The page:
It’s not like there isn’t plenty of information out there. I’ve long been a fan of the PCG’s free Guide to Freelancing but there are plenty of others out there on the end of a Google search. However, the key bits that keep coming up are IR35 (gosh!), expenses and opting in or out of the Agency Regulations. I thought a brief overview now might be useful..

IR35

IR35 is a total mystery. I’ve been looking into it for ten years and I still don’t have a clue how anyone is supposed to know if they’re in or out: not only is it incredibly wooly, the rules change on almost every case that comes to court. It hinges on three factors – Direction and Control (which is imperfectly defined), Mutuality of Obligation (very basically, does the client have to provide work or pay you if there is none to do) and a Right of Substitution (can you send someone else to do the work).  Minimal D&C, minimal MOO or a definite ROS will theoretically put you outside IR35, but you’ll need an expert to prove it. Equally importantly, these actually have to be in place, not just covered in the contractual wording: cases have been lost when contract clauses have been shown to be unsupported by the client.

Contractor Expenses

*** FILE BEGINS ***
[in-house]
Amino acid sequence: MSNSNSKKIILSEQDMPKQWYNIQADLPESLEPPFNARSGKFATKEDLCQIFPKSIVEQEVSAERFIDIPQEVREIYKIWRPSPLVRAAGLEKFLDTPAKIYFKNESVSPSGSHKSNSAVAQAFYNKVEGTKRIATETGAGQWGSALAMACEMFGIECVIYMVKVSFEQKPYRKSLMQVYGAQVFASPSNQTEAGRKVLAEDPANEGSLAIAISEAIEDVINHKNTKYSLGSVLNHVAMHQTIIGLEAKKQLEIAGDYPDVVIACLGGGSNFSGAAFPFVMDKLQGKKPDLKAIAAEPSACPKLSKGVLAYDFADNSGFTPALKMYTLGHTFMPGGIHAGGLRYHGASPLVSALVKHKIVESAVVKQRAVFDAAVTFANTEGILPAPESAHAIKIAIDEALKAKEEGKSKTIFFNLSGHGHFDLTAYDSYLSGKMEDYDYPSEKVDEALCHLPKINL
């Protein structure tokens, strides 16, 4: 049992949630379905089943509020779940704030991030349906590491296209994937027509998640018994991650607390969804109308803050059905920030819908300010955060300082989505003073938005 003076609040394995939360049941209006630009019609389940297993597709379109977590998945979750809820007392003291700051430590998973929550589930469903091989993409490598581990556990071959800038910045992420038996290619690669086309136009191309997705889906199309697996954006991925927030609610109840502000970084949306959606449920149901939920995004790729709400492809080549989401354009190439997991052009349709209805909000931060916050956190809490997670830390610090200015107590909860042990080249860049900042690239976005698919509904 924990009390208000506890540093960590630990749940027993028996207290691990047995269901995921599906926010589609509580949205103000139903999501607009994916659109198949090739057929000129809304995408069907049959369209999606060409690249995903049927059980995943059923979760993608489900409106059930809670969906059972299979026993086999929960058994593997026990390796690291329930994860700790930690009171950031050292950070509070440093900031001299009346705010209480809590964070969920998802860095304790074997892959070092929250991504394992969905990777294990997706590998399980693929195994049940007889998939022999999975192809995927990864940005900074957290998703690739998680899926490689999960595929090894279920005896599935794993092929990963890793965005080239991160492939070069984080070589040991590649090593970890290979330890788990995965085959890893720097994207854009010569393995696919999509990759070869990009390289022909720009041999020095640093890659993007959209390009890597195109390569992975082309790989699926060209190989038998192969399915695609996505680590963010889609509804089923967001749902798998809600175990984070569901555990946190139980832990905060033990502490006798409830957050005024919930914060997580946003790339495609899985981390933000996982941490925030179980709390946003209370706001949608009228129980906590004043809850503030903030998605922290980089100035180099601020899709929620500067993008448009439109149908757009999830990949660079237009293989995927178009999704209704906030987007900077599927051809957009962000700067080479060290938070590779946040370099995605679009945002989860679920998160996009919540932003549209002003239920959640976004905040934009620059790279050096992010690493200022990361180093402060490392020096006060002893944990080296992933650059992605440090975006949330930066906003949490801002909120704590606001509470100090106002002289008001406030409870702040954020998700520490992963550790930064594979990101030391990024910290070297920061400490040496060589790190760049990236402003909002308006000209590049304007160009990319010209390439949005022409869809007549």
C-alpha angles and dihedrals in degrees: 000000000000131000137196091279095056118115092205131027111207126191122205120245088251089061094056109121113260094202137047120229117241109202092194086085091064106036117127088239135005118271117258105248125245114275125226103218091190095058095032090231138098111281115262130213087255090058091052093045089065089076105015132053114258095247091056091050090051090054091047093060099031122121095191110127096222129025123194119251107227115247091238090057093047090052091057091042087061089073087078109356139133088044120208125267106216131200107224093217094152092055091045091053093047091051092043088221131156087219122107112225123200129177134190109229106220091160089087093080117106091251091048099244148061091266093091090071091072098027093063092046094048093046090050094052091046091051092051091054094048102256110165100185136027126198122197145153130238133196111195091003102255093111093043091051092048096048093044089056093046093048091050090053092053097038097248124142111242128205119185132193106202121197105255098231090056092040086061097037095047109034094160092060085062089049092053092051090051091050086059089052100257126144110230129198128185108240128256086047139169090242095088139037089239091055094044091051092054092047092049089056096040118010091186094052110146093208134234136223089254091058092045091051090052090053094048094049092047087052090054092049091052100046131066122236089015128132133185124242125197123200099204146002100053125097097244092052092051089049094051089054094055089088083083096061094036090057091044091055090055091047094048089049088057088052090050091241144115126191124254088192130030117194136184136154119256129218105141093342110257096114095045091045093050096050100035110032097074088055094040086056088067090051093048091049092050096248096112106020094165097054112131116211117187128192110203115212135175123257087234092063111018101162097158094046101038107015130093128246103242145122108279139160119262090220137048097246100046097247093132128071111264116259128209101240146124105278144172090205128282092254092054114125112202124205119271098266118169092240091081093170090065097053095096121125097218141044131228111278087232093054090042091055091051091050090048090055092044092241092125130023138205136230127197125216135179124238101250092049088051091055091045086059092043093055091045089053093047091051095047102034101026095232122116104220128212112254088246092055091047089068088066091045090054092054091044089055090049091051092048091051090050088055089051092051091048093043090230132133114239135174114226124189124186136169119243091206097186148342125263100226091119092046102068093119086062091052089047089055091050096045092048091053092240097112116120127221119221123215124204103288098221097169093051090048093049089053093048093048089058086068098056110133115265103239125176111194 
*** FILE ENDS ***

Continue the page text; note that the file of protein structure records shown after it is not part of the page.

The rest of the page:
Expenses are dead simple. If you spend money that is wholly and exclusively for the execution of your business, then it’s allowable against your personal taxation. If they aren’t, you can still claim them but you pay tax as though they were straight earned income. So travel to work is fine but a 48? plasma screen monitor for the PC isn’t. Nor, oddly enough, is training unless it is directly related to the job you are currently doing. Needless to say there is room for interpretation about “directly related”, but that needs professional advice.

2003 Agency Regulations

The Opt Out causes enormous confusion. The Agency Regulations are there to protect vulnerable temporary staff from exploitation. Sadly they are written so virtually any freelance working through an agency is in scope, so you have the option to say you don’t want them to apply to any given engagement. The thing is, you can’t opt out if the client knows who you are (i.e., you’ve been introduced to them) so most people are opted in regardless. Whether or not that’s a good thing is up for debate; there are some slight commercial benefits, but you’re likely to have a worse contract in IR35 terms. The agencies want you to opt out because it saves them a lot of work, of course.

To summarise

As I said at the beginning, the average freelancer needs a whole gamut of skills if they are going to be certain they fully understand their position and responsibilities. They need to be fairly certain of their position with respect to IR35, if only because you have to make an informed assessment of your tax position if you are to avoid penalties if HMRC manage to prove you wrong. You’ll already be paying a big lump of extra tax plus interest; penalties would be the icing on the cake. So make sure your accountant properly understands IR35 as well as the more usual financial issues; it can make a big difference.

© 2009 All rights reserved. Reproduction in whole or in part without permission is prohibited.

Image: I’m starting to crack by 1happysnapper